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Nature · Economy

VW Making history

March 18th, 2012
in:Nature, Economy
by:Itai Lahat
located in:Germany
tags:resources, sustainability, water efficiency

In the United States and in a number of other countries around the world, LEED certification is the recognized standard for measuring building sustainability.

Achieving LEED certification is the best way for you to demonstrate that your building project is truly green. The LEED rating system offers four certification levels for new construction -- Certified, Silver, Gold and Platinum -- that correspond to the number of credits accrued in five green design categories: sustainable sites, water efficiency, energy and atmosphere, materials and resources and indoor environmental quality.


In other words, to get the LEED Platinum is the holy grail of current green architecture, and the first company in the world to get such a certification in a manufacturing facility, is Volkswagen. Early last year Volkswagen (VW) opened its first US-based car manufacturing facility in Chattanooga, Tennessee. Now fully operational, the VW Chattanooga plant was recently awarded LEED Platinum, making it the first and only automotive manufacturing plant in the world to receive such certification. Sited on what used to be a brownfield site used to create military products - including TNT - today the new super sustainable structure features everything from passive cooling, energy efficient lighting and more.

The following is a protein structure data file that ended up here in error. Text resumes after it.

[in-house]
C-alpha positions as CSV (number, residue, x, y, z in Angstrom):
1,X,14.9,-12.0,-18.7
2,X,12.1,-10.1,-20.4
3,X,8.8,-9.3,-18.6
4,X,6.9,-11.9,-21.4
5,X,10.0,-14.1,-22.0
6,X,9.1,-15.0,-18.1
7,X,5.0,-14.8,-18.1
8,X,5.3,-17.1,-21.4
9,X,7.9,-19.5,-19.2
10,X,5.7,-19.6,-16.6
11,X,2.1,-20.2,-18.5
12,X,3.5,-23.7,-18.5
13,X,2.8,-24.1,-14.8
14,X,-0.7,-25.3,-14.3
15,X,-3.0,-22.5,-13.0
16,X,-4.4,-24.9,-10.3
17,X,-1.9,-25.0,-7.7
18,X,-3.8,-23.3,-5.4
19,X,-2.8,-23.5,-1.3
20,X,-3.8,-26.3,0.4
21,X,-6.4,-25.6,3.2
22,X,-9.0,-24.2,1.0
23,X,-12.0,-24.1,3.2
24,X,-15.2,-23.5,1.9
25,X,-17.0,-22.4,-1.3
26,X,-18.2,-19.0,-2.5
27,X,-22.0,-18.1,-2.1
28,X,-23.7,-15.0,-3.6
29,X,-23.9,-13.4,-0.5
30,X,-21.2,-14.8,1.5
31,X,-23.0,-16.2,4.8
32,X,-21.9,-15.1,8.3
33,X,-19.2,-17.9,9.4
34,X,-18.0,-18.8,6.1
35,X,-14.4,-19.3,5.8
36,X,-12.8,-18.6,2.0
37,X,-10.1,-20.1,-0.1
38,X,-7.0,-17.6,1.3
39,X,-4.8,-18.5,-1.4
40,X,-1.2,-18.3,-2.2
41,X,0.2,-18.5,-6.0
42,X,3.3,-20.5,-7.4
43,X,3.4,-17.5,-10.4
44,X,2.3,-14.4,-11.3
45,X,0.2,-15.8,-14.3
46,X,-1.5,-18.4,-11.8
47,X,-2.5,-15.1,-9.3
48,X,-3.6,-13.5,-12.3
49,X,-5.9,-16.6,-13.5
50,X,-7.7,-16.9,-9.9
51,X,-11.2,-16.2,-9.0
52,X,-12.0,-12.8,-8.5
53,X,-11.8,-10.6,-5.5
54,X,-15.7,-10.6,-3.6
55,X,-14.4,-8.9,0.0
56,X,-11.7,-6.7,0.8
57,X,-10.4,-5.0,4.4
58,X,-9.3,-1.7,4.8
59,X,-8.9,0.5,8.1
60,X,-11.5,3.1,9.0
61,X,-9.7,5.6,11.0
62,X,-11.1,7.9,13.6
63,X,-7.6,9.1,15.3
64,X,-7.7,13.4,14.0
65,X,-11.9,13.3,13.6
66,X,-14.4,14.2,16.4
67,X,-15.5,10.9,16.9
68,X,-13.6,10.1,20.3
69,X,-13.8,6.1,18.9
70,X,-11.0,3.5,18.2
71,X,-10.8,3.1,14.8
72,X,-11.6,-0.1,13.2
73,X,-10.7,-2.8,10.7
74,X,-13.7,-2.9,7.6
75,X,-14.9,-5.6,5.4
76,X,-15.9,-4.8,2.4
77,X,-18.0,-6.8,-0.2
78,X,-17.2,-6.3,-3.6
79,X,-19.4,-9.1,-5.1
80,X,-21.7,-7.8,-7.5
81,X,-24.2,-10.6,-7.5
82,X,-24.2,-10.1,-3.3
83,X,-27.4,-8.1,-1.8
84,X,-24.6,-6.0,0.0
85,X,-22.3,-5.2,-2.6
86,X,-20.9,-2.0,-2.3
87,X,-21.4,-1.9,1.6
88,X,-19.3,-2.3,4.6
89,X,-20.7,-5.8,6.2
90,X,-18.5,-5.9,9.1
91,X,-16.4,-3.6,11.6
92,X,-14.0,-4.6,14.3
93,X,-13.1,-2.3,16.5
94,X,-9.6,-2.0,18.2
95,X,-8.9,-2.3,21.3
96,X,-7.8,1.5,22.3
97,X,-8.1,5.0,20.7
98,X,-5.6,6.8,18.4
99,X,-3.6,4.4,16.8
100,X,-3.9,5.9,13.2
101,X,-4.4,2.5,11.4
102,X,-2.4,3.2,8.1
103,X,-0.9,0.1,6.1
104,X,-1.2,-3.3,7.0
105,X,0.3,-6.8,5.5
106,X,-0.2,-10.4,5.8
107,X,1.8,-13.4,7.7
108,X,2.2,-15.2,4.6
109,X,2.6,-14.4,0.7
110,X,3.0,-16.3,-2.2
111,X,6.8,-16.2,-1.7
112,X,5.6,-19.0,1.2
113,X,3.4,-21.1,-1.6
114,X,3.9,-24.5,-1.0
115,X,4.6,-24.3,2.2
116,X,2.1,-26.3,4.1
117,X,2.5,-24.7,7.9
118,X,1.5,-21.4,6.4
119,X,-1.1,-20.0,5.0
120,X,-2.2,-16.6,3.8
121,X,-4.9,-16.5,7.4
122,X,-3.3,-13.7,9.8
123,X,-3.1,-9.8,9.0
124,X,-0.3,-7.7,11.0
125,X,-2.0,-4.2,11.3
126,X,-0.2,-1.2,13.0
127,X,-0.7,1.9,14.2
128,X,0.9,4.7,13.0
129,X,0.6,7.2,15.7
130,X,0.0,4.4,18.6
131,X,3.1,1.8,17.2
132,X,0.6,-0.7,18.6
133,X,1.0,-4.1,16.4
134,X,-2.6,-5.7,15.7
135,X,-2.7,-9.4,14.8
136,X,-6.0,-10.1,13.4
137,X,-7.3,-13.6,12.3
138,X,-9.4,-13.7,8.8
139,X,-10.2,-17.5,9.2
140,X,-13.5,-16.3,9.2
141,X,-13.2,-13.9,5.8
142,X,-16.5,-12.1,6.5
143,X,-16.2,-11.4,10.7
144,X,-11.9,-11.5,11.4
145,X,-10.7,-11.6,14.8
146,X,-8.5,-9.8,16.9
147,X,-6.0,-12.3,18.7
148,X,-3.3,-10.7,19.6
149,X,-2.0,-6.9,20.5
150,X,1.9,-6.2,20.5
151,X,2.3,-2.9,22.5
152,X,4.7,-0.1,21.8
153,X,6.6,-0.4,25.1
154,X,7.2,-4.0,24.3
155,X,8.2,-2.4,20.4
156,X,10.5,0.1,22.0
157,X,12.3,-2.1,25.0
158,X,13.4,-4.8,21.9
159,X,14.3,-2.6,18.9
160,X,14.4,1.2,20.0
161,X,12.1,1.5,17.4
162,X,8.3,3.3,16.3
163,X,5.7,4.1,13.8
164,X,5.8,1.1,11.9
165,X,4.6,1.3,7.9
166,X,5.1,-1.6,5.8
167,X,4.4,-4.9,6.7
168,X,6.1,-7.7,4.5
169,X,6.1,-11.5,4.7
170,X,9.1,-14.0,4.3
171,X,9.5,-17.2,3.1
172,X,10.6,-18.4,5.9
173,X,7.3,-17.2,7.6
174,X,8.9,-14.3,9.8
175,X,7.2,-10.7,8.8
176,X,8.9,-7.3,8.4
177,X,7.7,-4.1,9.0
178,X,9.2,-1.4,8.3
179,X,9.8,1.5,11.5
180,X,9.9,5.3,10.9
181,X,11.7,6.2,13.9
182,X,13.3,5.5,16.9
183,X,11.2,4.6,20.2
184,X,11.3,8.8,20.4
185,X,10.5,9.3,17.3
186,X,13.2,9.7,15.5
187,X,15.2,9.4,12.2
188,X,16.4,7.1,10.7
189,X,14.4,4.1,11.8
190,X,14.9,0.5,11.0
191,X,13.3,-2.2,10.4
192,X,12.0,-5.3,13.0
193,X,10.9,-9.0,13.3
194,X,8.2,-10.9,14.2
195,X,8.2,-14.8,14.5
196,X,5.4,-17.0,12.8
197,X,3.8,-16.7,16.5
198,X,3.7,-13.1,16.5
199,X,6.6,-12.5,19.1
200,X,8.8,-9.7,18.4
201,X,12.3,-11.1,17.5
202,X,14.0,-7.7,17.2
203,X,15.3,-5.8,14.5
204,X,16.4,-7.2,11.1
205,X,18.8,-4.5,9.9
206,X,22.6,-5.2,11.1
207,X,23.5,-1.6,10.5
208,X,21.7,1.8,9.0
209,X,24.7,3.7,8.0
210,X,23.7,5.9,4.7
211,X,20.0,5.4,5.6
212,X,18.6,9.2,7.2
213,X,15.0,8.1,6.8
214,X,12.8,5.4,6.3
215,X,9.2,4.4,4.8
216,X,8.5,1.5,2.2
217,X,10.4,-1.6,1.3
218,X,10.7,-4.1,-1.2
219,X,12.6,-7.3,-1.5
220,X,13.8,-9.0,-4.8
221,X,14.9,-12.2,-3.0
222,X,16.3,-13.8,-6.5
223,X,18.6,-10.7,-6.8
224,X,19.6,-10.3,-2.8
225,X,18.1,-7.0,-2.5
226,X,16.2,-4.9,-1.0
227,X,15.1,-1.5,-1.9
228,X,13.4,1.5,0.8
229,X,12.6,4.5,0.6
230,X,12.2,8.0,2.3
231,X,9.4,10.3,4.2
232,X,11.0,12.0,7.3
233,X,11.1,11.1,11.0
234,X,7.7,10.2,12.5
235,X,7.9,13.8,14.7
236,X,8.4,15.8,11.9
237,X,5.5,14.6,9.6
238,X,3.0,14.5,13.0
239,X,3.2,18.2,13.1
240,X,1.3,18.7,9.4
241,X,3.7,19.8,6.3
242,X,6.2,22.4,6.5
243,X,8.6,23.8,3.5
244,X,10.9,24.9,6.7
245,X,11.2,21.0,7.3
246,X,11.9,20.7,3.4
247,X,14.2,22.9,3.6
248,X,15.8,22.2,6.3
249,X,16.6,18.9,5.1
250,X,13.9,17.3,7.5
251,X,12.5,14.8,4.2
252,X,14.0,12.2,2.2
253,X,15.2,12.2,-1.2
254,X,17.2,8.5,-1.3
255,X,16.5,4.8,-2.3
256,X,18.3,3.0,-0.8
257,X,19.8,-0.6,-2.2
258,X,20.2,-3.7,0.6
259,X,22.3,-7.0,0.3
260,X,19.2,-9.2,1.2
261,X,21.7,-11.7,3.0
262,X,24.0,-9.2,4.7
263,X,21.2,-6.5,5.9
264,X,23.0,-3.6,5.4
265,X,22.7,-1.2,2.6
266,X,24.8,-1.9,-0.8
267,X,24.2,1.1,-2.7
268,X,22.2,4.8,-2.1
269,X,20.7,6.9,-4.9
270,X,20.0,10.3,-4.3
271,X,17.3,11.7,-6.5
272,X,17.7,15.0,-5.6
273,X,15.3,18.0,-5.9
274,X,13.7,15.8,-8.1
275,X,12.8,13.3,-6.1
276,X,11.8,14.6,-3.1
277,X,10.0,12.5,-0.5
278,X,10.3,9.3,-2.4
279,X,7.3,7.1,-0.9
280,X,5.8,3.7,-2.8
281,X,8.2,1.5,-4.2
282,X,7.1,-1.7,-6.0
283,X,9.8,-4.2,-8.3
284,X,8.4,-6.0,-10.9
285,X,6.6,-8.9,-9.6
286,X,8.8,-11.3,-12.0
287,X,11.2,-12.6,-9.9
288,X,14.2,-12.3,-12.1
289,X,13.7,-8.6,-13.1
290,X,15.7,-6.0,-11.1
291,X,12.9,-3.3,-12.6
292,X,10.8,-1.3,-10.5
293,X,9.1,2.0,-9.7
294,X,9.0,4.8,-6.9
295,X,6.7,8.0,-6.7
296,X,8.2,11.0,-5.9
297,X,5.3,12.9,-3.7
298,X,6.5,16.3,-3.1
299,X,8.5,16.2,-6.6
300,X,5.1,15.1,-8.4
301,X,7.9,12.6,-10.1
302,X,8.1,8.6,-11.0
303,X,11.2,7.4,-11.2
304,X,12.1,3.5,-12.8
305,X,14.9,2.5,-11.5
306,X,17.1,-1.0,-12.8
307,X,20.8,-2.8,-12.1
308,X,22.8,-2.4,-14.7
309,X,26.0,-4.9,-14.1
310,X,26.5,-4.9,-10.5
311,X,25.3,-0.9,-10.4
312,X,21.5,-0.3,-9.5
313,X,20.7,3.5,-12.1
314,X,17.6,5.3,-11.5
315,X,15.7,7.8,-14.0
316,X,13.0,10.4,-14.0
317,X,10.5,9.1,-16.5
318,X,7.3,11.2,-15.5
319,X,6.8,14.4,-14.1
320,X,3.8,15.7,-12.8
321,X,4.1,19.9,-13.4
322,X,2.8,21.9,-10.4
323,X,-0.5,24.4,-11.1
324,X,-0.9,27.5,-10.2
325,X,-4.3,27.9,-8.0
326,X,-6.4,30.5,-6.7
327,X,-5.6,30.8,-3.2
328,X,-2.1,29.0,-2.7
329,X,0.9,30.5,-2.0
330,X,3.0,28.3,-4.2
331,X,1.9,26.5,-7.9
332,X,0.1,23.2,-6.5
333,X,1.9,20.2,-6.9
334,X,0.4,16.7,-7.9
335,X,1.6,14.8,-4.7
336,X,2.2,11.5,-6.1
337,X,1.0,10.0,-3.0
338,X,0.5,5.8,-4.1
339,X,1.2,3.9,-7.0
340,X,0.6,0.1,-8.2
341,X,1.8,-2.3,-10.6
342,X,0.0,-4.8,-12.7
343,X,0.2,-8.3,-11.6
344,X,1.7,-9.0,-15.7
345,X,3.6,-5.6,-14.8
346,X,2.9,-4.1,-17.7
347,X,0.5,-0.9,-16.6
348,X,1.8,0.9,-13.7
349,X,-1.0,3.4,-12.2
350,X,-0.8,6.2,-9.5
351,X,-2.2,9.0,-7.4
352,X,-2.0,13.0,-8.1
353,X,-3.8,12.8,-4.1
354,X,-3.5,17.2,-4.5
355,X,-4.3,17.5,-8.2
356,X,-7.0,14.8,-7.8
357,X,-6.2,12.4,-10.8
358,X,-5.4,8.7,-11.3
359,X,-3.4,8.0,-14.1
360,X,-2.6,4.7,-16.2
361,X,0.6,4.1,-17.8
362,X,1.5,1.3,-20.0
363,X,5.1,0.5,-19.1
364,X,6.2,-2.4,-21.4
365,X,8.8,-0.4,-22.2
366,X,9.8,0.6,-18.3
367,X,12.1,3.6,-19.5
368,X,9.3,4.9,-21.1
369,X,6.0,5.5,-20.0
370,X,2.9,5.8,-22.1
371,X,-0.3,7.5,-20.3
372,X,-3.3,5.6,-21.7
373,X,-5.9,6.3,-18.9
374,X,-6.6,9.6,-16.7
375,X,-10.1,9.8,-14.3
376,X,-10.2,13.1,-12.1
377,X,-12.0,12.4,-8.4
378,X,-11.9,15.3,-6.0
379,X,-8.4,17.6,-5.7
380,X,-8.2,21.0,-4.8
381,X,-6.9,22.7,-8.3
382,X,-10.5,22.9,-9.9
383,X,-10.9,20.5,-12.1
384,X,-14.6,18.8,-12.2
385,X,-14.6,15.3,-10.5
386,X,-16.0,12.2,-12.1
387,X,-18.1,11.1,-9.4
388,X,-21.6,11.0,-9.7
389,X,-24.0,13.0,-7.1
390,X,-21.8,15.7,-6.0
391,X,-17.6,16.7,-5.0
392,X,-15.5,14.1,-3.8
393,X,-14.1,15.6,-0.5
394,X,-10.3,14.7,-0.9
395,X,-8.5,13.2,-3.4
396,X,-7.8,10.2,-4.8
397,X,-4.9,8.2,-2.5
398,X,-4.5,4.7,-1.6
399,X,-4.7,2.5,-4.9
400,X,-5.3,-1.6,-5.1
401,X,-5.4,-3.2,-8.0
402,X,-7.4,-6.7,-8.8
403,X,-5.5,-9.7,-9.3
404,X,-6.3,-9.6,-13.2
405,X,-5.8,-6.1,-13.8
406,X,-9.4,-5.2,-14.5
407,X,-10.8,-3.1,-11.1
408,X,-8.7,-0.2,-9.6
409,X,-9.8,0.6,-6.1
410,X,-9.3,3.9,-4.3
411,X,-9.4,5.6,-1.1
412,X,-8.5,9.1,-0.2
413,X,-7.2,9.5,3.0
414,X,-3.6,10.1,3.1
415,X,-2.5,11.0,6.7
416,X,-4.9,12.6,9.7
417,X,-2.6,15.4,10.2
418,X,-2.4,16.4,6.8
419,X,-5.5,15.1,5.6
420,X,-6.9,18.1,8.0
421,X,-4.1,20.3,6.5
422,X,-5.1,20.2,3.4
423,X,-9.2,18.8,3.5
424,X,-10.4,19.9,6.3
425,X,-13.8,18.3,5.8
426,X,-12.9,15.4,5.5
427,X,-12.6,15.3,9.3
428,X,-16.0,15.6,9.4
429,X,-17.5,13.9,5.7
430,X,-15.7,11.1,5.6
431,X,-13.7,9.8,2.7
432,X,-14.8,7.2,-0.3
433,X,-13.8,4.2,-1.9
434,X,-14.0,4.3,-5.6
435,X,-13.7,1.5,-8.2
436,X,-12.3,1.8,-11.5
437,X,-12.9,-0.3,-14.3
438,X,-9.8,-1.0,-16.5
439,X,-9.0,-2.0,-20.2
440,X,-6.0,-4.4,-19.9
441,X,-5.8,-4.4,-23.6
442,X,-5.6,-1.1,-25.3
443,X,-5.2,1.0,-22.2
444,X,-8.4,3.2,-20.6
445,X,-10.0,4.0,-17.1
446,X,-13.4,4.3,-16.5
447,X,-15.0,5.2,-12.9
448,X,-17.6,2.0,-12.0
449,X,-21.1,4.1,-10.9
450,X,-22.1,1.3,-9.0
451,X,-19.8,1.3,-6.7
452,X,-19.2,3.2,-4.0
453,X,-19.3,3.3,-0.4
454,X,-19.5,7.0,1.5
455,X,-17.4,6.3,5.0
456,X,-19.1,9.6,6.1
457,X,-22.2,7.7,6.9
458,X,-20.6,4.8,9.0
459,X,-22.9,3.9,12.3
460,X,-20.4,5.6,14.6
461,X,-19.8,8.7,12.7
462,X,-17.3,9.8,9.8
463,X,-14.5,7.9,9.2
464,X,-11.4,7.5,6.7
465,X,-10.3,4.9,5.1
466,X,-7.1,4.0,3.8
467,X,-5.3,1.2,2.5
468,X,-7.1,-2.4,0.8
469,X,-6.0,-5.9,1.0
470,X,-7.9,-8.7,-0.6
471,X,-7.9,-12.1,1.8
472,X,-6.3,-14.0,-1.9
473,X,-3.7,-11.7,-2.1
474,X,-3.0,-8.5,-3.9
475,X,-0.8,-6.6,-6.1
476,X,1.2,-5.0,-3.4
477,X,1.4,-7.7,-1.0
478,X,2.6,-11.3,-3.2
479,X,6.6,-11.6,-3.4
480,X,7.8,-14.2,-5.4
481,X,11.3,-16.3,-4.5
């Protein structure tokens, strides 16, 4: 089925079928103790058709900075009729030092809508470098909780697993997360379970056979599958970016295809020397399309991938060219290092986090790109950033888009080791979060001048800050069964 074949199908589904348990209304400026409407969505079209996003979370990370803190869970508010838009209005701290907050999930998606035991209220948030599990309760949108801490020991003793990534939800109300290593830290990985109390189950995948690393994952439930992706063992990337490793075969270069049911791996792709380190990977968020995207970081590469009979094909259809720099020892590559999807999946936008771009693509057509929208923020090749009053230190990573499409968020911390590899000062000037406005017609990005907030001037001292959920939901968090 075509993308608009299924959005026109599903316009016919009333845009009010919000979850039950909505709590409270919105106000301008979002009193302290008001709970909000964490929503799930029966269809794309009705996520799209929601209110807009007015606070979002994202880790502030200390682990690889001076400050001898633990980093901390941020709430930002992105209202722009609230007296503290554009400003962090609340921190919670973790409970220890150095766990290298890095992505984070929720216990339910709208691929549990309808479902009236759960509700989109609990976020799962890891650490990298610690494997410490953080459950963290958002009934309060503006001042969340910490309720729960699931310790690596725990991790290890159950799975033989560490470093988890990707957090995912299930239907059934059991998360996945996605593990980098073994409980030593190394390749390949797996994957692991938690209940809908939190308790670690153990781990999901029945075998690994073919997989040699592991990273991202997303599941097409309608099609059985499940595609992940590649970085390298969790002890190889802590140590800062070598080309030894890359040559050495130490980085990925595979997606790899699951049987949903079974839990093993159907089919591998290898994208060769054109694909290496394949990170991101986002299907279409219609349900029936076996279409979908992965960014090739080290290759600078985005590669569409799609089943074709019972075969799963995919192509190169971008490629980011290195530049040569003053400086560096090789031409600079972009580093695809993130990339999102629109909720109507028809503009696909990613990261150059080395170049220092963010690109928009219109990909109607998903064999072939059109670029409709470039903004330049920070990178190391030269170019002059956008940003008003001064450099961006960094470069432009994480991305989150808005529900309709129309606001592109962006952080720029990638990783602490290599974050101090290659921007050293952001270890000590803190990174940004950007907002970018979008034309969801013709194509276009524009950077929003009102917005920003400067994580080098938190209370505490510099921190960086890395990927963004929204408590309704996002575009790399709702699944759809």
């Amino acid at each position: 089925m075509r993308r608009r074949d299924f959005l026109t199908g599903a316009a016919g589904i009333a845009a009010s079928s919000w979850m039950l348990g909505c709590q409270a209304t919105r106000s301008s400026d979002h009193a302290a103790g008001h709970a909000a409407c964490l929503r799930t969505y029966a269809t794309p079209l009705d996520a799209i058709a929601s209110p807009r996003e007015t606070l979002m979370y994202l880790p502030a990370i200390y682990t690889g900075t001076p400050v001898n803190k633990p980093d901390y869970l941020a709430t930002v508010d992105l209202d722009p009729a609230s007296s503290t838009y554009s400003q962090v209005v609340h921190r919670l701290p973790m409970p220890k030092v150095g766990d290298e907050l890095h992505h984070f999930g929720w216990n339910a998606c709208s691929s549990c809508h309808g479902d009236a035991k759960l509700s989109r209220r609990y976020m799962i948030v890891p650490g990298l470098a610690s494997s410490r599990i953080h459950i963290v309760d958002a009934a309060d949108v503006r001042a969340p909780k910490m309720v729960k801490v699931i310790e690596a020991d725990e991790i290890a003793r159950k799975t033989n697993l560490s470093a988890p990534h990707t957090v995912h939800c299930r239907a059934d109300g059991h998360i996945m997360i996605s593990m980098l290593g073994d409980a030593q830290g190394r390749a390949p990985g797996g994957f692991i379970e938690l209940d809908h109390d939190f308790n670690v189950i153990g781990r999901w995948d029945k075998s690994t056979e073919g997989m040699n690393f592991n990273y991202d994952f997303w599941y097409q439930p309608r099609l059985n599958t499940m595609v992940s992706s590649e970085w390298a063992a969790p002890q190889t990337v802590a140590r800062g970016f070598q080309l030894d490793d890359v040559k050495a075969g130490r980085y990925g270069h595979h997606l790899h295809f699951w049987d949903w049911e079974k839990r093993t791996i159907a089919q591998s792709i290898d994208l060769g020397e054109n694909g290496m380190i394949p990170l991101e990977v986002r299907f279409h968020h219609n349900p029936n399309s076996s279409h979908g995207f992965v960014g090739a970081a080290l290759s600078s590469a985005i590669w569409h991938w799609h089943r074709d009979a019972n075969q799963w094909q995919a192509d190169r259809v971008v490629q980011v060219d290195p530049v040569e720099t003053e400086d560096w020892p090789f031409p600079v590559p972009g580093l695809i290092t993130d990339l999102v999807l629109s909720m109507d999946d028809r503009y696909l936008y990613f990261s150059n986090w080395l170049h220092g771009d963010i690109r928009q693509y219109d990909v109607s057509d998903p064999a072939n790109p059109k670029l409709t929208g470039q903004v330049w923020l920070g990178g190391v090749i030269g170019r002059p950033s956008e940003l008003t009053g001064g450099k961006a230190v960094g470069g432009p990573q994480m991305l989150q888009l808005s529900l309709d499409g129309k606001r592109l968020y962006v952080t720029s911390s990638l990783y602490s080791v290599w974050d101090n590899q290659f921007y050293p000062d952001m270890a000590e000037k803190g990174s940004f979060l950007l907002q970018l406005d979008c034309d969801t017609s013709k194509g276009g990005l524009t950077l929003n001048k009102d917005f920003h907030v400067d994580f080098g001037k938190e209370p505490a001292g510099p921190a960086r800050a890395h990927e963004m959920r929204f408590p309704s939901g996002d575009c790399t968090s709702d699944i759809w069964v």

For example, the plant is well insulated, boasting 15 cm insulated walls in some areas — twice as thick as what is standard. Almost 50 percent of the materials used to make the plant were recycled from previous products, and the designers integrated materials that could be reused and recycled should the plant ever shut down.


Beside all the green and lean approach, the plant itself is an eye candy. All that is left is to watch how the company not only build green factories, but also green cars.

Article written by:
Itai Lahat
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